Daily Planet cartoon
An anti-abortionist kills Dr. George Tiller in Wichita. A white supremacist murders a the security guard at the Holocaust Museum. Three people associated with the Minutemen execute two members of a family of undocumented Latinos, hoping to steal drugs, sell them, and keep the proceeds. Meanwhile sales of guns and ammunition have continued at a fever pitch since President Obama was elected. Meanwhile, though the government keeps what seems to be an ever-expanding and nonsensical "terrorist watch list," 963 people on that list turned up trying to buy guns between 2004 and February 2009 -- and 865 were allowed to make the purchases, according to a Government Accountability Office study.
In such a climate of rising politically inspired violence, instances of bullying that aim to suppress speech need to be taken especially seriously. Thanks to my friend Deeg writing in the latest issue of UltraViolet, I became aware of a local campaign to deter advertisers who use a local alternative paper. This attack on a little community paper is particularly distressing as we watch the big papers get thinner and more vapid. We need these kinds of alternative media -- they help us know what is going on in our communities.
The Berkeley Daily Planet, counter-intutively published weekly, covers very local developments; the current issue headlines a planning commission meeting, a School Board controversy about a community governance council, and the opening of a new animal shelter.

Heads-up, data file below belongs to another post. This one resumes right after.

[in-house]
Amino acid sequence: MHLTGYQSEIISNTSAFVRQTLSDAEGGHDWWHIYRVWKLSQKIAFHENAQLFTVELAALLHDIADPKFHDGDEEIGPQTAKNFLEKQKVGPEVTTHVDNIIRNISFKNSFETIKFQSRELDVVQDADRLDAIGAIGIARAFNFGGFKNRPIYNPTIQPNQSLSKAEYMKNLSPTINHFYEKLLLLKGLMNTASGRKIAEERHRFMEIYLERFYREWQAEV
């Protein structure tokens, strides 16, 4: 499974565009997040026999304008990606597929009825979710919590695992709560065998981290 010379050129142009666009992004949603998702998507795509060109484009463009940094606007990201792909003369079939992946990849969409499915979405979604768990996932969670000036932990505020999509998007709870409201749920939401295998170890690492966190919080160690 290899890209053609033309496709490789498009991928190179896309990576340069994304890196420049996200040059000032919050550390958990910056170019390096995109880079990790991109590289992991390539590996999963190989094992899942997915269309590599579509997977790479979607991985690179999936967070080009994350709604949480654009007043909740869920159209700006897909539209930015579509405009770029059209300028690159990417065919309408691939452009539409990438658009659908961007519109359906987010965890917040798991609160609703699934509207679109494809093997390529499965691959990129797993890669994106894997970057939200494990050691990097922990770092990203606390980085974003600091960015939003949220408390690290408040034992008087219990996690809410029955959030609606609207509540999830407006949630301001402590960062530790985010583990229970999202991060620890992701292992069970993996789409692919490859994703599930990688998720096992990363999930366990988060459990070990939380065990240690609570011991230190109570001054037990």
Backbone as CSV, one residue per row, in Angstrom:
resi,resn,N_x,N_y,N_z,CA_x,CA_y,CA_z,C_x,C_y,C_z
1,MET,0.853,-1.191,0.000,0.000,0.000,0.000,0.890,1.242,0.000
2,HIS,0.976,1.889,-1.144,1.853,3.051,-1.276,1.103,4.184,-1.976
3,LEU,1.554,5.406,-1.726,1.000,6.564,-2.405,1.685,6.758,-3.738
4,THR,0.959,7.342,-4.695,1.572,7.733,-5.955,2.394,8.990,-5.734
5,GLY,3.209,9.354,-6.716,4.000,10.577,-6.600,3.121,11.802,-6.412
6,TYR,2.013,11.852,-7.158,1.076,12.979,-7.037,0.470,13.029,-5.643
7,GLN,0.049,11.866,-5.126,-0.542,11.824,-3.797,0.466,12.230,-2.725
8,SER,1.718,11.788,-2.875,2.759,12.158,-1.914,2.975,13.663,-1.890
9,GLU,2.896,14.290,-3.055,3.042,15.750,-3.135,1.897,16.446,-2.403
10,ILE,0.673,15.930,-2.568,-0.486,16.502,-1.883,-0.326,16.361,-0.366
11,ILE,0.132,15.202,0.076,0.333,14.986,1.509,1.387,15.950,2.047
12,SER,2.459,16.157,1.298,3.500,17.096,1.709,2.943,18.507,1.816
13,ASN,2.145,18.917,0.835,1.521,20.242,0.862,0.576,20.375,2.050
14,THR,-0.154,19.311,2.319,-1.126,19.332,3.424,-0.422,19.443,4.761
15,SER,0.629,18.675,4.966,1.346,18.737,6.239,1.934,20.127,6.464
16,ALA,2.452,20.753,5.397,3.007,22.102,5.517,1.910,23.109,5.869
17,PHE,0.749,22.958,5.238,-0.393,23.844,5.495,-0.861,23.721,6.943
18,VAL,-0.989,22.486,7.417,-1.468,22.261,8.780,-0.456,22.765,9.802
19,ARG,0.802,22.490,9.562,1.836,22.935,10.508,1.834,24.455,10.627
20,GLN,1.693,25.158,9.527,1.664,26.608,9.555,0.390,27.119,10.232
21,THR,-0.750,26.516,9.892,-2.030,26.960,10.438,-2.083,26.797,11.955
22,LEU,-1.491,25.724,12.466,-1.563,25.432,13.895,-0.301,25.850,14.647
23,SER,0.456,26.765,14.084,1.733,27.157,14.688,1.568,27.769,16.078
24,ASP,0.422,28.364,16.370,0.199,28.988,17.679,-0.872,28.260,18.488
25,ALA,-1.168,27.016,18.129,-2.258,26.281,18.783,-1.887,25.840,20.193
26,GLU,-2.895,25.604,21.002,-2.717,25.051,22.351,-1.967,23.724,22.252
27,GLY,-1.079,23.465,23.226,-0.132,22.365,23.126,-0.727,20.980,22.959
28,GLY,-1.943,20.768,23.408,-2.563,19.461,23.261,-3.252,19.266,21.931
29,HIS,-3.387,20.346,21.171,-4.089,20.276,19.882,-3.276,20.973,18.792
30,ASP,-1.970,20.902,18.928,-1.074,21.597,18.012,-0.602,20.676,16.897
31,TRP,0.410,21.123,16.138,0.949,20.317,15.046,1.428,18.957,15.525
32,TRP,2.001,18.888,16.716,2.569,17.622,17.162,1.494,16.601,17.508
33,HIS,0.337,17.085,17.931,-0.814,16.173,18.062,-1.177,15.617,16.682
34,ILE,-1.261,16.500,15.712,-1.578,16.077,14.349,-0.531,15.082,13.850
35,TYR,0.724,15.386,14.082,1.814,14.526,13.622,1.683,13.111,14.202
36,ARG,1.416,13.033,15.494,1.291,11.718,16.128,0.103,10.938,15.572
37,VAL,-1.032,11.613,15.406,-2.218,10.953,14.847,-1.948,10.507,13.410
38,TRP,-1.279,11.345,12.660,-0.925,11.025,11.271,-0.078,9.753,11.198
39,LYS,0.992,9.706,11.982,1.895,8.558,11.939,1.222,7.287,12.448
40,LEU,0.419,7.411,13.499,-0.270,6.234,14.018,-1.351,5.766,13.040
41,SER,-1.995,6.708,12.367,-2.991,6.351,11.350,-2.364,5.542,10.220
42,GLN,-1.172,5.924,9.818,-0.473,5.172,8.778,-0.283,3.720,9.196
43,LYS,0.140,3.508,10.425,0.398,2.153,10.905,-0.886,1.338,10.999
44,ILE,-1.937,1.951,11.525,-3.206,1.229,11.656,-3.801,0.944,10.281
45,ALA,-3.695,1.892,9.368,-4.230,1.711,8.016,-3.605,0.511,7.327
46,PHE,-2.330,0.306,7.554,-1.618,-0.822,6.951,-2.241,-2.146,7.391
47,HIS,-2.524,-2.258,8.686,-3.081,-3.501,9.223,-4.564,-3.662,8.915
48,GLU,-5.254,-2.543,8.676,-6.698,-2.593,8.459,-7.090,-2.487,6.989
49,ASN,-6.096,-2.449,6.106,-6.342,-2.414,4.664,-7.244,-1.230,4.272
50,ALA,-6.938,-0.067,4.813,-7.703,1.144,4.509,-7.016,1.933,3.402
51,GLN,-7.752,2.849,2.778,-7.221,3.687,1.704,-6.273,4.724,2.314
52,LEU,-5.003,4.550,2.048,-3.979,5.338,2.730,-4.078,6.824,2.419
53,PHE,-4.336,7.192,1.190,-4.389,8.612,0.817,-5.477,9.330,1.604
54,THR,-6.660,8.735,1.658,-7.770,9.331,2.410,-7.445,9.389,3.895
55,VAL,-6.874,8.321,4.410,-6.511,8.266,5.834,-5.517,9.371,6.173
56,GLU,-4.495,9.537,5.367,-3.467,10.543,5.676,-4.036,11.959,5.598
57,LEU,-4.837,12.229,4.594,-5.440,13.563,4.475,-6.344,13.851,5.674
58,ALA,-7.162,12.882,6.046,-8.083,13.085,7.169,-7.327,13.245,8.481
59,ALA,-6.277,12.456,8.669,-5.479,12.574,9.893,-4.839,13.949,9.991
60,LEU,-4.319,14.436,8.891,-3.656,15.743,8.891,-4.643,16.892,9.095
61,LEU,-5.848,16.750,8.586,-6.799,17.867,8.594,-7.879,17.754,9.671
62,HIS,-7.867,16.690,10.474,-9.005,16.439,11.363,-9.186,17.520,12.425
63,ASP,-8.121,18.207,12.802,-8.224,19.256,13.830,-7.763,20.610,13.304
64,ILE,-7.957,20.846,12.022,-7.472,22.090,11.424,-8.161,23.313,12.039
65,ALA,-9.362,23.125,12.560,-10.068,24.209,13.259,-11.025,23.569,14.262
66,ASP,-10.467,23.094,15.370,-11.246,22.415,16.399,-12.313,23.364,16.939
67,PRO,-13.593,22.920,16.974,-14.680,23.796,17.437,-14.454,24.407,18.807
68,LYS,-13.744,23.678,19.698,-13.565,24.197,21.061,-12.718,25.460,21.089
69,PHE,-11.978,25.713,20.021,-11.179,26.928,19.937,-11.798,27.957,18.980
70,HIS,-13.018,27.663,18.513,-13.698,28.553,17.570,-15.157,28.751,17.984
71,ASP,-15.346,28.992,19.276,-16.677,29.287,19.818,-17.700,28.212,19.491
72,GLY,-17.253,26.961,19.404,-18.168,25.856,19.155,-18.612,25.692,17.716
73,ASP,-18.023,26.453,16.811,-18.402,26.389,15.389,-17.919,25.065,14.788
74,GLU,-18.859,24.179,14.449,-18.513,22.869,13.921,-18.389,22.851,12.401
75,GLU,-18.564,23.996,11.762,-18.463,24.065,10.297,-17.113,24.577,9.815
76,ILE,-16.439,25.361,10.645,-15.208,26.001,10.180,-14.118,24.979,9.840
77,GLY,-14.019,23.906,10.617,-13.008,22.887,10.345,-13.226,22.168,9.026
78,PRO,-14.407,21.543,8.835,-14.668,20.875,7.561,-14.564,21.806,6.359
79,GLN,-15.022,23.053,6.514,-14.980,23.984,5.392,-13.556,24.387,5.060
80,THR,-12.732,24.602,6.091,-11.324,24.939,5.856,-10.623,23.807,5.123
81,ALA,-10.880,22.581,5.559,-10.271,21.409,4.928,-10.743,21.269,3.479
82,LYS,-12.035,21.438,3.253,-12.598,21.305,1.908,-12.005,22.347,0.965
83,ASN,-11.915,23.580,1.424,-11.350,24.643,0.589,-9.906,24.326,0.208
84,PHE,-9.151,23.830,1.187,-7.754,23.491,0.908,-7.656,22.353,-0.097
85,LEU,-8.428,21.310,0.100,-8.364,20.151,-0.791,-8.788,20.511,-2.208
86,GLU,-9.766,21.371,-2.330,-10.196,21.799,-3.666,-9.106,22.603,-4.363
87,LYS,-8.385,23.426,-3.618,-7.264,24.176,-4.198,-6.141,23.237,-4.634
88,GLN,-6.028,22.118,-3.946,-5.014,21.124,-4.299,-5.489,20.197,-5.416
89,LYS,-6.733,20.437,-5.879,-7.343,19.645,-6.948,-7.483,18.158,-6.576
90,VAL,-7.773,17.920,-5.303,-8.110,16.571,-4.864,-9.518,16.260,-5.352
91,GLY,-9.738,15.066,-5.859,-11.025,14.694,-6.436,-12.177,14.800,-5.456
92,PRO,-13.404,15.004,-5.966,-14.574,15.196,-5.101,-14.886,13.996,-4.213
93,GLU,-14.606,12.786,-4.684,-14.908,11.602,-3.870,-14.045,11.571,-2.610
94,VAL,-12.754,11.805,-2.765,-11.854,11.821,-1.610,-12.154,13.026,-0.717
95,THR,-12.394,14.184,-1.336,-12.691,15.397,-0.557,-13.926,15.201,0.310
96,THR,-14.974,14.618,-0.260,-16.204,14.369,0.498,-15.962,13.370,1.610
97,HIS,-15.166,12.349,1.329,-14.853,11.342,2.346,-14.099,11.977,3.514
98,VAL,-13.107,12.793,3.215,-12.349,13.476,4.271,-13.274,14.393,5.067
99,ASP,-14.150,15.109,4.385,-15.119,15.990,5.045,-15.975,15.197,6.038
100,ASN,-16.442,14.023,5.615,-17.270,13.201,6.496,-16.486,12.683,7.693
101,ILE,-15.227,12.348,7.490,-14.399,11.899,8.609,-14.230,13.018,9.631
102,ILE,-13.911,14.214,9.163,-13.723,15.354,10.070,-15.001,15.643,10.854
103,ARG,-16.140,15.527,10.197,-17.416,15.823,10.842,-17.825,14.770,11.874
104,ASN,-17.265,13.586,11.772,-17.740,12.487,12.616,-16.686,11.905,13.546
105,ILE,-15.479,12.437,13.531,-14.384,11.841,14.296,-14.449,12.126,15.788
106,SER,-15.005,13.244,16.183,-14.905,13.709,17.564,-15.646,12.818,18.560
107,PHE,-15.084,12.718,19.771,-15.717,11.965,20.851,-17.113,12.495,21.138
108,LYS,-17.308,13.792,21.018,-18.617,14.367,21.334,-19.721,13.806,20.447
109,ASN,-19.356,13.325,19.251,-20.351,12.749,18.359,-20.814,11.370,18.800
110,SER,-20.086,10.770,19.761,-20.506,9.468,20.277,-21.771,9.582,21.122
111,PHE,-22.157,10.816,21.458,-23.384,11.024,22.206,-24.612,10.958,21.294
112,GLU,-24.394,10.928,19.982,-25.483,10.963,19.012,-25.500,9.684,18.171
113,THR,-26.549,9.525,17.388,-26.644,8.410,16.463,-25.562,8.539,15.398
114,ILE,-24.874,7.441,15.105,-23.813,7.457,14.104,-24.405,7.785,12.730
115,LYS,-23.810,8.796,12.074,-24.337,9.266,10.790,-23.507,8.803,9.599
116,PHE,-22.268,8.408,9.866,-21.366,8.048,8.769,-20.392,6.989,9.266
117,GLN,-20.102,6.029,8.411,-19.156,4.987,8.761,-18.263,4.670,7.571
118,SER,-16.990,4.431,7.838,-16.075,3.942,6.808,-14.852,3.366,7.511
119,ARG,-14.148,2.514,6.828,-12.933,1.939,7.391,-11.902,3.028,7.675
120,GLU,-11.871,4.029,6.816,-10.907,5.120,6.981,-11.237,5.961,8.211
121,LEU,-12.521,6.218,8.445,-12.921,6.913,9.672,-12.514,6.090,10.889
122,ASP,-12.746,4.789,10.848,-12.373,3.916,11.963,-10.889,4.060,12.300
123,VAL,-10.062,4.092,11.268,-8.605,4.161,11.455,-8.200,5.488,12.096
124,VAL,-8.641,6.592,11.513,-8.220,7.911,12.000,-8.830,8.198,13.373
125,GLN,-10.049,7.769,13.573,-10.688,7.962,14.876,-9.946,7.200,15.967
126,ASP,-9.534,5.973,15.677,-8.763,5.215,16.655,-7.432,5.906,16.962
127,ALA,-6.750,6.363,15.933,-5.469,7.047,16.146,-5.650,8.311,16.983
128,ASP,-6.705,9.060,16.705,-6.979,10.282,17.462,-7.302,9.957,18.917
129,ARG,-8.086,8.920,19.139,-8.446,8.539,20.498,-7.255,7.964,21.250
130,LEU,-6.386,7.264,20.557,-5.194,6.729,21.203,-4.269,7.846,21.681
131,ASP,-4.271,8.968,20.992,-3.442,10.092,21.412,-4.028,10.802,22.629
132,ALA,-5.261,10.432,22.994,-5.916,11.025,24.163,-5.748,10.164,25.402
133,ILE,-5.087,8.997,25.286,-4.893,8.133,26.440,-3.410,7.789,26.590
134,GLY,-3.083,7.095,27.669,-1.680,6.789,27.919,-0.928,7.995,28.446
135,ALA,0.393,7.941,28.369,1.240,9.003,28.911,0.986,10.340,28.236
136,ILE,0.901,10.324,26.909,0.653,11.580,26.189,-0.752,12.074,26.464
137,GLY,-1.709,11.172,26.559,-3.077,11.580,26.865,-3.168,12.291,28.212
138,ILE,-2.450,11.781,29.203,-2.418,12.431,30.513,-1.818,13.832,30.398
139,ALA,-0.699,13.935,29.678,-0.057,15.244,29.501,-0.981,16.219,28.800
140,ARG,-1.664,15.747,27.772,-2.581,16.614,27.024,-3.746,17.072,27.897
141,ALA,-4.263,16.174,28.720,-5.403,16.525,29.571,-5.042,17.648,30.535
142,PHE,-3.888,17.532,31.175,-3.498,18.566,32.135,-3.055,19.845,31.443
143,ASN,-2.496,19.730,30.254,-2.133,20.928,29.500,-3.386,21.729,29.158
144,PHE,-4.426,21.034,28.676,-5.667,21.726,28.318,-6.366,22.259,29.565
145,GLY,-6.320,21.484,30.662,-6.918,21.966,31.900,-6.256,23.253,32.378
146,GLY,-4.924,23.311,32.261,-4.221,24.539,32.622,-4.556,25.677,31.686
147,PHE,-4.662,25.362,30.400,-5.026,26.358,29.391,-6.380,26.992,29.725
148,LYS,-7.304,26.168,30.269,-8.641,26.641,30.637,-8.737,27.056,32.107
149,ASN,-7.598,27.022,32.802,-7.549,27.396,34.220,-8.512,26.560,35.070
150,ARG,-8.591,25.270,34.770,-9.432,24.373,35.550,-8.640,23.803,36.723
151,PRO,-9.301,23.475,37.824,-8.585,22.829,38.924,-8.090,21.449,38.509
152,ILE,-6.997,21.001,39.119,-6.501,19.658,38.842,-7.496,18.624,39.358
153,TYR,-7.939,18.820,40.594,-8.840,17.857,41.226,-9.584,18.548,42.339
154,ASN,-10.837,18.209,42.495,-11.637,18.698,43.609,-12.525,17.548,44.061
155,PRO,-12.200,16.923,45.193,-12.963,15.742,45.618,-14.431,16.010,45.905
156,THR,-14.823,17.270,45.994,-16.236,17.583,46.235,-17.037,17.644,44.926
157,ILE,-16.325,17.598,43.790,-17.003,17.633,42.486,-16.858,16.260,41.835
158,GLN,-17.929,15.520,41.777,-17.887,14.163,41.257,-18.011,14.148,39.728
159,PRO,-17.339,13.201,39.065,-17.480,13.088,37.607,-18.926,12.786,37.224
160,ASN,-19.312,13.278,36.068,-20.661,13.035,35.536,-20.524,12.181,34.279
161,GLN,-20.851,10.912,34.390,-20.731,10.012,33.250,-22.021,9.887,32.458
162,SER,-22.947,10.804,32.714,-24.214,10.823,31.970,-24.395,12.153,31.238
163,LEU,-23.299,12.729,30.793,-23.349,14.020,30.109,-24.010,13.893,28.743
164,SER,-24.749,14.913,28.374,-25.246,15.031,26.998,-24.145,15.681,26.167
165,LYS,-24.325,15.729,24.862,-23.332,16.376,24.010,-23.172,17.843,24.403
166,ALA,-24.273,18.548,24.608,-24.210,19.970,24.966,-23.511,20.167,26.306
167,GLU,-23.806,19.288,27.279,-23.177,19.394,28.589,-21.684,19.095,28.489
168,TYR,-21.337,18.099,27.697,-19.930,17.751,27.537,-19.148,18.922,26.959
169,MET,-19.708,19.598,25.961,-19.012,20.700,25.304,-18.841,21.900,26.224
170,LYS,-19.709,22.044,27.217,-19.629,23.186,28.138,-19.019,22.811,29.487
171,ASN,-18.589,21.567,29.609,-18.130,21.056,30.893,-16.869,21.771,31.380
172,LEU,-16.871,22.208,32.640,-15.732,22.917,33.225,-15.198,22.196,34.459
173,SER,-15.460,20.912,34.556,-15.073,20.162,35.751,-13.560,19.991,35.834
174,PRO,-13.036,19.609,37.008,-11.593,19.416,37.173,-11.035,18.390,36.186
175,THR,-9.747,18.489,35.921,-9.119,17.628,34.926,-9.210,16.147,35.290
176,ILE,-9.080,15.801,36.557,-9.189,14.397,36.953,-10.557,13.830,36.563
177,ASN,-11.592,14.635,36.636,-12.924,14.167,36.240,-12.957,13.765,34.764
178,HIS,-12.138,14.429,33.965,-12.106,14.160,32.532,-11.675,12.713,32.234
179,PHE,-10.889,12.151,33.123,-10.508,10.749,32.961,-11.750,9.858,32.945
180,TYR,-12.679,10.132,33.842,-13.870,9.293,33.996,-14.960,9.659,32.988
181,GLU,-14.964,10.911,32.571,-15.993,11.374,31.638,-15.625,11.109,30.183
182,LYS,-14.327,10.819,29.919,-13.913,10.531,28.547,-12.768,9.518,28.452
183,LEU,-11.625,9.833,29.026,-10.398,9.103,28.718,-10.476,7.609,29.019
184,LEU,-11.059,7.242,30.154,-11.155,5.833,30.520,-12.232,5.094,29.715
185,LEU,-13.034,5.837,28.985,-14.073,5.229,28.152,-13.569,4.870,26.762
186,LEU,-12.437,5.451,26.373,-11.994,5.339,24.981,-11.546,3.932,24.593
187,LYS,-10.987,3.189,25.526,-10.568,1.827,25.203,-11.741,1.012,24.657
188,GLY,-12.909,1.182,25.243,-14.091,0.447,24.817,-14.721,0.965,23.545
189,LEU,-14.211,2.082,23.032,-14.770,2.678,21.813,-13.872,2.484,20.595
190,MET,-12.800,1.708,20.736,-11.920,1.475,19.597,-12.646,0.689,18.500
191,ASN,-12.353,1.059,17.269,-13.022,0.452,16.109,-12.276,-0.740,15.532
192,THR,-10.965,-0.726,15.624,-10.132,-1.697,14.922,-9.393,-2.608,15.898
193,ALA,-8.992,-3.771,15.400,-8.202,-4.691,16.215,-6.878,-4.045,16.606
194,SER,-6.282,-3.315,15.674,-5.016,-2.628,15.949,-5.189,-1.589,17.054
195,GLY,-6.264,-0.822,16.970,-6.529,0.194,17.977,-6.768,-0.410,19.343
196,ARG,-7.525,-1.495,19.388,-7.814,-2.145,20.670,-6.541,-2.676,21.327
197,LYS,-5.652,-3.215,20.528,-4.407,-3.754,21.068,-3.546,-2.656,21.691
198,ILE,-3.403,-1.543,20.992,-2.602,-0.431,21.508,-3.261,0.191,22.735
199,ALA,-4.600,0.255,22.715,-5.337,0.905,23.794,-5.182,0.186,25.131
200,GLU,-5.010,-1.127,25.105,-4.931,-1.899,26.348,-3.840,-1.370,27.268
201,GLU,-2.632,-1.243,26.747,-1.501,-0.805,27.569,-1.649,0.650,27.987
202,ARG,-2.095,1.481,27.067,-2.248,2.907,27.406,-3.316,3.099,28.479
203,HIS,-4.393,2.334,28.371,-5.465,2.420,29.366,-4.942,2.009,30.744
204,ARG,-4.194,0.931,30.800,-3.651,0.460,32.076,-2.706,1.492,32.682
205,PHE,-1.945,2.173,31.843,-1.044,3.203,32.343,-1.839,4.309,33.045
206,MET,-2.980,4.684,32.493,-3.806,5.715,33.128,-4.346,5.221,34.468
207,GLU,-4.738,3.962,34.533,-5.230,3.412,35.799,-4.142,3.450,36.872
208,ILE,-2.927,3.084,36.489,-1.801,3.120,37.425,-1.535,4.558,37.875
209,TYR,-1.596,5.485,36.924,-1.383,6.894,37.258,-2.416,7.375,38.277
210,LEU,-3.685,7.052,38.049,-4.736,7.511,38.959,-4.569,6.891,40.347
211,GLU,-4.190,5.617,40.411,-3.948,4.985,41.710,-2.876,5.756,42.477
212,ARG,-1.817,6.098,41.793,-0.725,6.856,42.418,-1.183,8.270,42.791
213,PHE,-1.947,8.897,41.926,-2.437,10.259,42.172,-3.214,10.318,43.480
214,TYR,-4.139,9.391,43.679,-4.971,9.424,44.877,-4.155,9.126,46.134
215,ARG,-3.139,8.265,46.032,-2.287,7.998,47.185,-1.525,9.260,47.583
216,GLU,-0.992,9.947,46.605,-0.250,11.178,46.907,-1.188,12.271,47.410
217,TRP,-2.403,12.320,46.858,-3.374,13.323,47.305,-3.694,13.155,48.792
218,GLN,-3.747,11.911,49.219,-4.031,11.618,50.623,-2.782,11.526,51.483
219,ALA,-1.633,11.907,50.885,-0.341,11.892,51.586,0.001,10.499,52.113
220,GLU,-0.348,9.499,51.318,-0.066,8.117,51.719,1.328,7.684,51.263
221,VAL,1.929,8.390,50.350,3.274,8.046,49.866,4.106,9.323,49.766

It also publishes op-eds and editorials. Berkeley is a very opinionated community. If the writer is local and the op-ed isn't obviously part of an astroturf campaign, the Daily Planet usually prints it, according an open letter from the editors.
For many years one of the subjects of contention within the community has been the injustice done by Israel to Palestinians. As long ago as 1984, its voters were faced with a ballot measure urging the U.S. to stop funding Israeli settlements in occupied Palestine (that one got buried in controversy and campaign cash.) The horrors of last winter's Israeli assault on Gaza brought out many fierce denunciations of Israel. The editors concede they publish very few commentaries lauding Israeli actions -- they say they don't get those. Instead they get a chorus of accusations of bad faith, bias, and "anti-Semitism."
Some supporters of Israeli actions are now trying to kill off the paper.
This article is worth reading in its entirety -- I'd call it journalism. The Daily Planet's choice to expose the bullies has also elicited some interesting reader response, such as this:
He seems to have been reading most of the mainstream media.
We all lose when bullying works. Best wishes to the Planet and its readers.